To make a long story short, Harvey Danger broke up sometime after King James Version was released--5 years to the day (plus one) of this album's release; the members went their separate ways until deciding to play a reunion show on April 21, 2004, which thereafter brought about talks of a third album that would later materialize as 'Little By Little...'. Now, all during this "hiatus", HD's message board was still active, allowing for us diehard fans to foam at the mouth every time a band member would post letting us know of news of possible shows or possible third albums. And when everything finally became official, I found myself looking forward to an album's release more than I ever have before. On top of everything, too, it is a double-disc. (I should note that before Christmas of '04 they released an EP with the previously-available classic "Sometimes You Have To Work On Christmas (Sometimes)" that included a demo of "Wine, Women & Song". And I should also note they now have a new drummer, Michael Welke.)

The two songs that jumped out at me from the start were "Cream And Bastards Rise" and "Little Round Mirrors". "C&BR is comparable to HD's harder rock tunes like "Authenticity" and "Carlotta Valdez" (and includes the likely-to-be-often-quoted line 'you don't have to be a genius / but it helps to'), while "LRM" is more melodic and beautiful, all the while staying as catchy as possible. Since I'd already listened to "Wine, Women & Song" about a million times I had a hard to taking to it here, although it is a terrific song in any case. Two sleeper tracks that seem to grow on me more each time I listen to them are "War Buddies" and "Moral Centralia".
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3 of 3 people found the following review helpful
5.0 out of 5 stars This music is buried treasure February 28, 2006
Format:Audio CD
Harvey Danger is a Seattle band that formed in 1992. Their claim to fame came in 1998 with the single "Flagpole Sitta." Though that is all they are really known for, these guys are no one-hit wonder. All of their offerings have been excellent, if not earth-shattering. They haven't brought anything incredibly new to the rock community, but their lyrics and tunes are definitely among the best. They deserve a lot more recognition than they've received. For this reason, Harvey Danger has released the first CD of this most recent album ("Little by Little...") for free on their website.

This may be the best offering of Harvey Danger to date. The tracks are not as heavy or rocky as their past offerings, but you've got to remember it's been five years since the debut of "King James Version." This band has evolved over the time and their music seems slightly more subdued and mature. They are not as calm as Coldplay, yet they're not as rowdy as they used to be.

As other reviewers have pointed out, "Cream and Bastards Rise" and "Little Round Mirrors" are probably the best tracks on this CD. "Cream and Bastards Rise" reminds me of the old Harvey Danger that we all know and love. It's a spunky, catchy tune with a rich dialogue that is just plain fun. "Little Round Mirrors" Is a masterpiece that shows how far this band has come. It reminds me of something Keane would do. It's one of those songs that will put you into a trance and leave you breathless at the close.

This album demands your ear and allegiance. It's a tragedy that this band ever fell off the earth. I suggest you buy the 2-CD set, but if you aren't convinced download the first off the Harvey Danger website. If you enjoy it, pass the goodness on to your friends.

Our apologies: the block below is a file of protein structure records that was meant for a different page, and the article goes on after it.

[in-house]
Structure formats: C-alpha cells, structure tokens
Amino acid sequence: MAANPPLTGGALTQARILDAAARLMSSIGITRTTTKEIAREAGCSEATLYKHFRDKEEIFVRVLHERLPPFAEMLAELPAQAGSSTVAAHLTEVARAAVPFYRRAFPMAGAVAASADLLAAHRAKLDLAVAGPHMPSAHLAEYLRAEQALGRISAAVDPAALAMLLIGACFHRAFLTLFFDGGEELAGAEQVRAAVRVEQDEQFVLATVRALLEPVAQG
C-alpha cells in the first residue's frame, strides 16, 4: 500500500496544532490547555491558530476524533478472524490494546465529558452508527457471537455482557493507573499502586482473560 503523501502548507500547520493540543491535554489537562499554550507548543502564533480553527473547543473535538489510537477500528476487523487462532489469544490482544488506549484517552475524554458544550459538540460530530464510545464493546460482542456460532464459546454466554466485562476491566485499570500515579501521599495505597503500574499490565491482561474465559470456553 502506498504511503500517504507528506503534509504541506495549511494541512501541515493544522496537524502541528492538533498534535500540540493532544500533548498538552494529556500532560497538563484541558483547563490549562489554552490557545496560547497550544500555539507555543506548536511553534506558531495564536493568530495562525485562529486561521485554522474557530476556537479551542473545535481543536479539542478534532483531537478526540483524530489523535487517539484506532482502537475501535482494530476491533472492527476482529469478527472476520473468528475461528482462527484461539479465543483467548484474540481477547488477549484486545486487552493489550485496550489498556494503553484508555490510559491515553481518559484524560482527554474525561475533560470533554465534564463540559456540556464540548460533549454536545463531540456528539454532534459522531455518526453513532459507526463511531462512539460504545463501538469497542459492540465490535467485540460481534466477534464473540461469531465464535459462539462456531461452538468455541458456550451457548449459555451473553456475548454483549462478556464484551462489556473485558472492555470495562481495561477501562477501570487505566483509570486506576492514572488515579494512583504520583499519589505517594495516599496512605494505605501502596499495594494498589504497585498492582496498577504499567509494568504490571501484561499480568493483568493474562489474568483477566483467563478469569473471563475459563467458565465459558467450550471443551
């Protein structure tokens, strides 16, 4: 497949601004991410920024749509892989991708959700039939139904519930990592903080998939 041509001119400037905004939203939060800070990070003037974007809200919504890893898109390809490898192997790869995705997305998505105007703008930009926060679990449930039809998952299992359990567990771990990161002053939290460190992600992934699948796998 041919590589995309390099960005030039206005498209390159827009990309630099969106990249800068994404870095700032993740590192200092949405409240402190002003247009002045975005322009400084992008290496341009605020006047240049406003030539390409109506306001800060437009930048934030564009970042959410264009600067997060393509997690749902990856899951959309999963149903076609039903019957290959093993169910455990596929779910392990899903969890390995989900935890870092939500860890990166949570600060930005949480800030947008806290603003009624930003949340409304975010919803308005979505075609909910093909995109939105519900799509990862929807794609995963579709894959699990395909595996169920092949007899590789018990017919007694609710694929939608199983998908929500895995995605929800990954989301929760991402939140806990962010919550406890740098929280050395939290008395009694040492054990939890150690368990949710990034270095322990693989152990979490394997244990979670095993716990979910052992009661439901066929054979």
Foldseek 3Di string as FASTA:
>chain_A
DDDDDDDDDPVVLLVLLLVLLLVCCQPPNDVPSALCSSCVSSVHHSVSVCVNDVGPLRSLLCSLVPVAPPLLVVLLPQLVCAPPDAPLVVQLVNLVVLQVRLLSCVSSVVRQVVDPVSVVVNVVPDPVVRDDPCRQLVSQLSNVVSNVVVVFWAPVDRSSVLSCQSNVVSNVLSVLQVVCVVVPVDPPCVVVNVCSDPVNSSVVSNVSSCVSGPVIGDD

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Most Recent Customer Reviews
5.0 out of 5 stars Little By Little
With their first two albums being strictly amazing, Harvey Danger doesn't disappoint with yet another feel-good group of tracks on this double CD. Read more
Published 17 months ago by Vaughn Bremer
5.0 out of 5 stars Although having a few sluggish moments in the body, it's a strong...
Harvey Danger - Little By Little...
Engineered, Mixed and Produced by John Goodmanson and Steve Fisk
Recorded at Robert Lang Studios and Soundhouse
Mastered by Greg... Read more
Published 21 months ago by Christopher Petro
5.0 out of 5 stars Hello?
Where the EFF is a 4th album by this group? Little By Little came out in '06. It's now almost '10 and I STILL listen to this album fairly regularly. Read more
Published on October 6, 2009 by Brad
5.0 out of 5 stars Personal Top 10 CD
This is one of those rare albums for me which doesn't have a single track that I skip over. If you like great rock music with intelligent, interesting lyrics that make you think... Read more
Published on August 12, 2008 by Davewise
3.0 out of 5 stars Mostly Cool:)
This record reminds me at times of each of the following (in no particular order...): Todd Rundgren, The Clash (think Sandanistas), Nick Lowe, Harry Nilsson, Duran Duran - and... Read more
Published on May 14, 2008 by ZoundMan
3.0 out of 5 stars Not their best
While not as catchy or exciting as their previous 2 albums, Little By Little is still a worthy effort by a band that was long thought extinct. Read more
Published on August 9, 2007 by Daniel Melville
4.0 out of 5 stars Harvey Danger just gained a lifelong fan
For the past six years or so, I was a fan of Harvey Danger's hit single "Flagpole Sitta," and that was it. Read more
Published on July 19, 2007 by Ryan Williams
5.0 out of 5 stars Amazing, underrated band, intelligent lyrics and fun abound!
Seriously, this band was an instant favorite after I bought my first album, "Where Have all the Merry Makers Gone?" featuring the hit "Flagpole Sitta. Read more
Published on December 21, 2006 by Michelle & Joshua Wade
5.0 out of 5 stars Oh. My. God.
As far as I know, Harvey Danger have three well-known albums: Where Have All The Merrymakers Gone?, King James Version, and Little By Little. The first two are enjoyable, sure... Read more
Published on November 22, 2006 by Jamison Geibel
3.0 out of 5 stars Good, but not up to par for Harvey Danger.
I absolutely loved King James Version. It would probably apear on my top ten albums. I loved how they retained their edginess from Where have all the merrimakers gone and still... Read more
Published on October 9, 2006 by Benjamin R. Bright